Looking for a dream home overseas is lots of fun. Picking your location…researching listings…figuring out where in the neighborhood your local café for your morning coffee and pastry is located.
It’s an exciting process.
But, and not to put too much of a downer on it, there is also a very practical side to all this. Actually buying that dream home. And buying in another country can throw up scenarios that you might not have thought about.
I often get questions from your fellow readers about the processes involved in buying a home overseas.
Today, I’m going to share with you some of the most popular questions I get asked about what you need to consider when buying a property overseas.
Let’s gets started…
Lisa asks: Is there anything to prevent an American citizen from owning a property oversees?
Or are there any drawbacks or negative aspects for an American to consider before buying? I’m very interested in owning an overseas property but I’m just getting started on the research.
Ronan responds: Hi Lisa. There are no restrictions specific to Americans in most cases. Some countries have restrictions and limitations on foreign ownership for all or most foreigners. This is the case in much of Asia and even parts of Scandinavia, unless you are going to become a full-time resident. In the main, in the places you read about here in this e-letter, Americans have the same rights to ownership as locals. My advice is to do your research and take proper legal and professional guidance each step of the process.
The biggest mistake I see people make when they buy overseas is due to what I call the “Margarita Effect.”
It works like this: they take a vacation, they get a lot of sun, have a few too many margaritas, and start getting loose with their money. Next thing they know, they’re putting down a deposit on a condo without doing any due diligence or following any of the basic steps they would follow if buying at home. Then, once the Margarita Effect wears off, they’re left with the worst kind of hangover.
Kari asks: Hi Ronan. I’m looking to make a move overseas in five to 10 years. I already have a mortgage, so financing is going to be a consideration if I choose to buy. Thinking about buying overseas is still a little scary.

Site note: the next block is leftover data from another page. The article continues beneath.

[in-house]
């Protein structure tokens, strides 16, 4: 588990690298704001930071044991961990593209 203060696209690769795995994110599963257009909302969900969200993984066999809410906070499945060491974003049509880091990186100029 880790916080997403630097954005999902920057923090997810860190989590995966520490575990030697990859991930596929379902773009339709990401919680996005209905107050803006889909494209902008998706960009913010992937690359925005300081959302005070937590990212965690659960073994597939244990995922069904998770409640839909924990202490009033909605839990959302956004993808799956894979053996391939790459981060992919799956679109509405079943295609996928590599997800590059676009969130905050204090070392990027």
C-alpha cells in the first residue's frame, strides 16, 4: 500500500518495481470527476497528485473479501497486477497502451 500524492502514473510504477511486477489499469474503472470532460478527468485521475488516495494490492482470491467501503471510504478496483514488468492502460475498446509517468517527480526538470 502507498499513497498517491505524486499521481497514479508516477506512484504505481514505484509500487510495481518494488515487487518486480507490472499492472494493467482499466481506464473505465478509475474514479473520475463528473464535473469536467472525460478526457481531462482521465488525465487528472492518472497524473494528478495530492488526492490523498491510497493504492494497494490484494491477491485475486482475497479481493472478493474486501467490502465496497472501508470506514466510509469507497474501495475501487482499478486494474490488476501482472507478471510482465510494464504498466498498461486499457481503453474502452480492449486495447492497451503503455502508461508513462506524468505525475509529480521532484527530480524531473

So, knowing my financing options and how it all works would be really helpful. Will banks lend to a North American with a stable income?
Ronan responds: Hi Kari. Your financing options will change depending on where you plan to buy. In Europe, you can generally get bank financing. As a foreigner, you’ll pay a slightly higher rate than an EU citizen. However, as it stands, rates are incredibly low. In Portugal, for instance, banks are lending to foreigners at incredibly low rates—as little as 1% to 1.5%—with sometimes as much as 80% loan to value.
When looking for financing in Latin America, it gets a little trickier. Walk into a bank in Mexico or Costa Rica, for example, and if you are very lucky, they might lend you 60% and charge you 12% for the privilege. That’s after they’re done weighing you down with excruciating bureaucratic requirements. Then, and only then, will they decide whether to let you borrow money—they might still refuse.
One workaround I use for members of my Real Estate Trend Alert group is to negotiate pre-approved developer financing with our deals. Developer financing is, as the name suggests, where a developer finances a piece of the real estate you buy from him—he’s the bank.
It’s most commonly offered for preconstruction properties and also in markets where bank financing is extremely difficult to get for foreign buyers and/or prohibitively expensive.
In some cases, you can also find seller financing. For instance, if a seller’s home is worth $200,000 you can offer $50,000 now and the balance over 10 years at 5%.